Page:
The S&P 500 gained 3% for the month ending July 29. Treasury yields are declining, and earnings growth is mostly notable. In other words, many market participants think it’s a great time to be long equities.
Obviously, it’s a fool errand to fight price action, but investors should prepare for potential headwinds. Some, including the delta variant of the coronavirus, are already emerging. While stocks have been mostly sturdy in the face of those headlines, the need for vaccine boosters and the specter of a potential renewal of some lockdown policies could figure prominently in the risk asset equation as 2021 moves forward.
The delta variant is already weighing on some developing economies, and major developed economies don’t have the luxury of ignoring it, either.
“Meanwhile, countries with high vaccination rates are struggling with upticks in cases as well, including the United Kingdom, France, Spain, and Israel,” writes Invesco Chief Global Market Strategist Kristina Hooper. “As has widely been reported, the United States is struggling with the Delta variant as unvaccinated parts of the population are seeing a surge in hospitalizations.”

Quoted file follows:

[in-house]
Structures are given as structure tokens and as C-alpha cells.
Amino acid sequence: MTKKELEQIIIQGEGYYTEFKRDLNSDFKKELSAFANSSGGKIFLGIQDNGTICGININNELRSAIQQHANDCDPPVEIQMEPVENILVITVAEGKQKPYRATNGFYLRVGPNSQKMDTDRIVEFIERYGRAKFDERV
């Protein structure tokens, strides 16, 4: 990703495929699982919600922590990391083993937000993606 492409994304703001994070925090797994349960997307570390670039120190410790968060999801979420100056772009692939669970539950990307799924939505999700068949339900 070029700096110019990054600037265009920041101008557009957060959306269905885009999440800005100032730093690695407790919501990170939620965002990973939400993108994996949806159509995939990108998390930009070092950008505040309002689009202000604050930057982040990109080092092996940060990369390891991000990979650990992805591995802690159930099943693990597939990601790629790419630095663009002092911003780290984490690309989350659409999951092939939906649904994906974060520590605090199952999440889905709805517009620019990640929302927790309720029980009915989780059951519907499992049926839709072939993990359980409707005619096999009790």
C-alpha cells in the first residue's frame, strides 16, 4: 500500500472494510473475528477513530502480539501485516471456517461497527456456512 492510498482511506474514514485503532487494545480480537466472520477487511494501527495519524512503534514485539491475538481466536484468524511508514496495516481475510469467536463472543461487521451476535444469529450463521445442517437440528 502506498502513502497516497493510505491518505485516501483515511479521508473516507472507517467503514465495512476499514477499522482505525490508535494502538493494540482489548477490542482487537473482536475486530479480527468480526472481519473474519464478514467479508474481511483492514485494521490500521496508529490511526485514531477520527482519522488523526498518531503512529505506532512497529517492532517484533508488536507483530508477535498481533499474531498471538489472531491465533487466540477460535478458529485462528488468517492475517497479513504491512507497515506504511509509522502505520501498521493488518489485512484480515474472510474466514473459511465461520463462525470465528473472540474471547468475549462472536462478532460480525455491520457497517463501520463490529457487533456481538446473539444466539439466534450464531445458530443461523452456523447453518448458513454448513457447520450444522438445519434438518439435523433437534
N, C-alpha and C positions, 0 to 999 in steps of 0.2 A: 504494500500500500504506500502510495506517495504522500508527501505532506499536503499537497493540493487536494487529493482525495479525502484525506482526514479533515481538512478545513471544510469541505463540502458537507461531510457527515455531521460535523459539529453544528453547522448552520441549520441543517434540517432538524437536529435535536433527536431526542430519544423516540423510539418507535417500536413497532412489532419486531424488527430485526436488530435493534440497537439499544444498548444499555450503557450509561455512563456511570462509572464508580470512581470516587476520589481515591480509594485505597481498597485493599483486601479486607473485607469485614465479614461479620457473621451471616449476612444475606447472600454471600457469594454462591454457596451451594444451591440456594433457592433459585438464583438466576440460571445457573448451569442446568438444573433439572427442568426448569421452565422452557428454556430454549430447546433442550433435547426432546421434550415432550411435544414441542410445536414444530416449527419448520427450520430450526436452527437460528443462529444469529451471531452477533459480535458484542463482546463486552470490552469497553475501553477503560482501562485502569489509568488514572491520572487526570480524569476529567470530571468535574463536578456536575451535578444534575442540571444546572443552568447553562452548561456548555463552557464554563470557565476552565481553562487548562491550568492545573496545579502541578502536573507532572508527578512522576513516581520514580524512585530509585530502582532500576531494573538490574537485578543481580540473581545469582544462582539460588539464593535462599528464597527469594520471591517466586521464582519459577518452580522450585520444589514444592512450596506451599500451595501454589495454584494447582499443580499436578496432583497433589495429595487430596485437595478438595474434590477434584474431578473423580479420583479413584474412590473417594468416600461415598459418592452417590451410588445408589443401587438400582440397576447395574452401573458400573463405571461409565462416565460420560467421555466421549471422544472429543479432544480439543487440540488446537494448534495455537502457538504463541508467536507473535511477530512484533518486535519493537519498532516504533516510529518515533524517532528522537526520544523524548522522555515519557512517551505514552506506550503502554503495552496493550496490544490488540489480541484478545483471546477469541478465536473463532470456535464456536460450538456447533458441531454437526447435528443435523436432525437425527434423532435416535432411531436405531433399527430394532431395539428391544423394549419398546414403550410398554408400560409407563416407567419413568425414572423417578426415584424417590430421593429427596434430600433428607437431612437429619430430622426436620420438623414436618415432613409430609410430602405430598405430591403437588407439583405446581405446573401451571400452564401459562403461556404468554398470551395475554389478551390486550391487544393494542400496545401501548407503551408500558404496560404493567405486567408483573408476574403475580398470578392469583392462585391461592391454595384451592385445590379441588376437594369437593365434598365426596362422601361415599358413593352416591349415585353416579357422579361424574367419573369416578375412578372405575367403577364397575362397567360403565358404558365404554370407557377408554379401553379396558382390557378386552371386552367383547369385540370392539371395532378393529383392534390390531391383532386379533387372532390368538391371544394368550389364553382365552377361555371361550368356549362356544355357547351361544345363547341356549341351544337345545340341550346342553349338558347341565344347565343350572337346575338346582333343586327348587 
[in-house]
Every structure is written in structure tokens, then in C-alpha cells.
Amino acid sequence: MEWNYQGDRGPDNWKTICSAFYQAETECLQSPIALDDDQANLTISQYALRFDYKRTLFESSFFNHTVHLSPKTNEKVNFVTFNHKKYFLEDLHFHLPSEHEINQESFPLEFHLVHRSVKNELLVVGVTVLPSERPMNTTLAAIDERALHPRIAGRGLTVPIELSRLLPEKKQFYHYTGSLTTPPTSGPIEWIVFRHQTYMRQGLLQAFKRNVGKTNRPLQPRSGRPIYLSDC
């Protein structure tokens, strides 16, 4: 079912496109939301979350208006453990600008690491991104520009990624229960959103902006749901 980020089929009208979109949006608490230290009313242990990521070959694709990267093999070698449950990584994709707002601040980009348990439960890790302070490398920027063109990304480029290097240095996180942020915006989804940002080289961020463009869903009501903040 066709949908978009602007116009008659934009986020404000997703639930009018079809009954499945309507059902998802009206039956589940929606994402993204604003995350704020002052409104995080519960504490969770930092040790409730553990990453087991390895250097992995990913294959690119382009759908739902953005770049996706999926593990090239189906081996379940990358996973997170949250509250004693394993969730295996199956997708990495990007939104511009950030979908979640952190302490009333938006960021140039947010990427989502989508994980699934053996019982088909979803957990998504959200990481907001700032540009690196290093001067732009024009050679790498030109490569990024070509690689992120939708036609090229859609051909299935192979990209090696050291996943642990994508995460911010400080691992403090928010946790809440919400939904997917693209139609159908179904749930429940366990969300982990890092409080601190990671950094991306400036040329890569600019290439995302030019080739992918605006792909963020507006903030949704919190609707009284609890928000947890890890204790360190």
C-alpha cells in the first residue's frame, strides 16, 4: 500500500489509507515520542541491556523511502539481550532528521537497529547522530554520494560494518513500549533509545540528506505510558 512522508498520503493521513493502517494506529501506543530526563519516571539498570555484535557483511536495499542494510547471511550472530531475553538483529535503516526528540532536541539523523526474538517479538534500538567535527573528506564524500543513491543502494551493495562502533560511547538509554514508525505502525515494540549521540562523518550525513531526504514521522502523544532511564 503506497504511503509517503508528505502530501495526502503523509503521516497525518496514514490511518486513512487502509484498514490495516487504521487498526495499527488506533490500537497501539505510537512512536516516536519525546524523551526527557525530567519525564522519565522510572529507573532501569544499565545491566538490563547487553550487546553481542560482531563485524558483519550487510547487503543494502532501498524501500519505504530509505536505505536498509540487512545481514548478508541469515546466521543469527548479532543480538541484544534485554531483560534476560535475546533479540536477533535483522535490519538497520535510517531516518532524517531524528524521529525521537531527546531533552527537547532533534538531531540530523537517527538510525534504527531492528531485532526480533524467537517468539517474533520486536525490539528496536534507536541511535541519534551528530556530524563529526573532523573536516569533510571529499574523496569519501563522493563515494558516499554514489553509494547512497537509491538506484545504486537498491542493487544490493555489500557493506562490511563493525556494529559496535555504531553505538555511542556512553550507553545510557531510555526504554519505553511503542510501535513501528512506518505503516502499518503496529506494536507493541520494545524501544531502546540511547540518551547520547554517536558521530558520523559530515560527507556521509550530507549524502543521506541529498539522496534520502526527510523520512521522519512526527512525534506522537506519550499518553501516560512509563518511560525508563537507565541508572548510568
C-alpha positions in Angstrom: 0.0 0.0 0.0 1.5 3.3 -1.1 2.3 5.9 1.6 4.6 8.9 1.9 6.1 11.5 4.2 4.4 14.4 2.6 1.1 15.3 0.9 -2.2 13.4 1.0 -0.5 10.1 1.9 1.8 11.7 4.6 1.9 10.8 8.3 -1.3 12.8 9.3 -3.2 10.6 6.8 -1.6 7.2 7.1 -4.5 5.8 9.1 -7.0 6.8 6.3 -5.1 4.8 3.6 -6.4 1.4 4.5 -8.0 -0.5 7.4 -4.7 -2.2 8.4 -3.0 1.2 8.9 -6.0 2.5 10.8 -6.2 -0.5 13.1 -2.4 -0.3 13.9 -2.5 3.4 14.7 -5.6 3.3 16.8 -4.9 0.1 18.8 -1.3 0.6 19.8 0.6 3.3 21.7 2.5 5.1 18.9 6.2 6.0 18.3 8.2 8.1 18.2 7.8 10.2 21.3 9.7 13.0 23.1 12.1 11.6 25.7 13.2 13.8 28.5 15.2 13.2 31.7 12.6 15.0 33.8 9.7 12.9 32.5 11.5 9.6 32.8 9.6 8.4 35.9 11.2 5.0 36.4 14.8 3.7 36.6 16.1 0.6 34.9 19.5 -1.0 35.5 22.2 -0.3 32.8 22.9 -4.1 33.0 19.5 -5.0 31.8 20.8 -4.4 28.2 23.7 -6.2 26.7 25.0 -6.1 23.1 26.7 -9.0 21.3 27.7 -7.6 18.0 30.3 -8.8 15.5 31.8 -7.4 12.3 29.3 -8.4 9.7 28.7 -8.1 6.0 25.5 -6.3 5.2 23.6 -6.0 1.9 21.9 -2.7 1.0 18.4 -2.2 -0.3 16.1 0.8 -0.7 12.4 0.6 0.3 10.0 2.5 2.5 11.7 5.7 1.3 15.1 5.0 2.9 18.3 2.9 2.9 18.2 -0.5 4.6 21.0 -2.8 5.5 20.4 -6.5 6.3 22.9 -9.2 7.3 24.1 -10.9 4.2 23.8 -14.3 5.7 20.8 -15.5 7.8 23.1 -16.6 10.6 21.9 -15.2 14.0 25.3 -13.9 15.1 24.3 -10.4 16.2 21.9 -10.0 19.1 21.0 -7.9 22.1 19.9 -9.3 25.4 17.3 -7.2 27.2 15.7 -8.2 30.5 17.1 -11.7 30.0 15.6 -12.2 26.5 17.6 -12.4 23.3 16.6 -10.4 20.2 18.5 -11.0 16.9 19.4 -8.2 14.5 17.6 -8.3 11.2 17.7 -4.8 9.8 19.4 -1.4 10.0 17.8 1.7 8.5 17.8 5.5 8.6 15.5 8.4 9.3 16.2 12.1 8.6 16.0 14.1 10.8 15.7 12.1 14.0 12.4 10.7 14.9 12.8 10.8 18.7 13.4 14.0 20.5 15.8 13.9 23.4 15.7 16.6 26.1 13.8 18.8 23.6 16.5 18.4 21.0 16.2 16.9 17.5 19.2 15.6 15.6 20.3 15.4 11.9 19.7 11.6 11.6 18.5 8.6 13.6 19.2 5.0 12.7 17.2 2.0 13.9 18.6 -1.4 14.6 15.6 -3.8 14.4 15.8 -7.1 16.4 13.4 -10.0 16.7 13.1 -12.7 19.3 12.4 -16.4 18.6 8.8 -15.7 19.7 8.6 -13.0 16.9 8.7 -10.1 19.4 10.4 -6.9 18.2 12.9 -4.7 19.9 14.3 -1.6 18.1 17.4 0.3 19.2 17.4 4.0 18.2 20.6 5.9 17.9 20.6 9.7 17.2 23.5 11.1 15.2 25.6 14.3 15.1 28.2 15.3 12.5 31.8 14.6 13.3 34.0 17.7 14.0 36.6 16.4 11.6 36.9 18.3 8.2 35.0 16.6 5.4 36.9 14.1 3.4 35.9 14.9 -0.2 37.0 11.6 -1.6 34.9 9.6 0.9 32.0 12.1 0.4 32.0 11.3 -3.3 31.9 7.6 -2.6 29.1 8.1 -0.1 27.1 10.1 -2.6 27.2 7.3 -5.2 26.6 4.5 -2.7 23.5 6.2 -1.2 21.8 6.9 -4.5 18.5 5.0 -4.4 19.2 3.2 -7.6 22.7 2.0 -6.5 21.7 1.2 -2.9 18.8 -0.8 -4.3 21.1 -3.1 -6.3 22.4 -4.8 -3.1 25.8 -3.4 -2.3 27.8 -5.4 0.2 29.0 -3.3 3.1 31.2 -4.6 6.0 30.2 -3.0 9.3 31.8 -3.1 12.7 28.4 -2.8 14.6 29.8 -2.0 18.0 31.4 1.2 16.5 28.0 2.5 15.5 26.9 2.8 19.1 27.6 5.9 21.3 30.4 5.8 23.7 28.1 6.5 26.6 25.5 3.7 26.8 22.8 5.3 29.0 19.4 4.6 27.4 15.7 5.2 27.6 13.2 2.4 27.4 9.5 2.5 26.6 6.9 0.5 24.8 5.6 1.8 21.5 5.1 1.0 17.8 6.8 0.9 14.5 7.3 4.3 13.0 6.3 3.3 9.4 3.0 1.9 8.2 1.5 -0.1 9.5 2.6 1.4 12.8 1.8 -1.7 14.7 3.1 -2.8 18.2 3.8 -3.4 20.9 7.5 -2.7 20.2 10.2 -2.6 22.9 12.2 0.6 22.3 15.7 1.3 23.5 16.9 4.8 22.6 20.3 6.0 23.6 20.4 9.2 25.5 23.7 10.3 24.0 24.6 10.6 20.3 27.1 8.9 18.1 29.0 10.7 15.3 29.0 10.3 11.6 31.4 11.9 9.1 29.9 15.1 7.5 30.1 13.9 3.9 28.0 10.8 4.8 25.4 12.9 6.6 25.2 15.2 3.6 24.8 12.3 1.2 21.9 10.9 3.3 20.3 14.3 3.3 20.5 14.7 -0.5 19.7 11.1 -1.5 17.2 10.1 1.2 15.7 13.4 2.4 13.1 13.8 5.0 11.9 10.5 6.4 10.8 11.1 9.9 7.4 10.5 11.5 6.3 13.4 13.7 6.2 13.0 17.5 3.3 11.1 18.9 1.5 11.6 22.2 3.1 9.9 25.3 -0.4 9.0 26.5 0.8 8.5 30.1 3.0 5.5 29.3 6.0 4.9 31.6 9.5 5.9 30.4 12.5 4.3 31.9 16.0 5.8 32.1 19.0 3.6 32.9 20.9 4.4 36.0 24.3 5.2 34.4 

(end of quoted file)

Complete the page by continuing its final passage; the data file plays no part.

As Hooper notes, questions about vaccine effectiveness are on the rise. Israel serves as a case study in that scenario.
“Based on national health statistics, researchers have estimated that the Pfizer vaccine was only 39% effective against preventing COVID-19 infection in Israel between June 20 and July 17,” she said. “This is surprising given that, for a time period that overlaps with this period – June 6 through July 3 — the vaccine was estimated to be 64% effective.”
Similar questions are arising here in the U.S., and Pfizer is already working on a third dose booster to supplement its original two-dose COVID-19 vaccine.
Beyond the pandemic, there’s a long runway ahead in which the Federal Reserve could roil markets either via tapering its asset-buying program – though that’s widely expected – or accelerating its rate hike timeline. One more issue to ponder: The debt ceiling.
“In late June, US Treasury Secretary Janet Yellen warned about this issue, as it impacts the ability of the Treasury to issue bonds and pay its bills,” adds Hooper. “Voting on raising the debt ceiling can be politically dangerous for a substantial portion of Congress, adding an extra layer of dysfunction to an already dysfunctional legislative body.”
Add it all up, and what appears to be a mostly docile environment today could rapidly morph into a turbulent setting.
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The opinions and forecasts expressed herein are solely those of Tom Lydon, and may not actually come to pass. Information on this site should not be used or construed as an offer to sell, a solicitation of an offer to buy, or a recommendation for any product.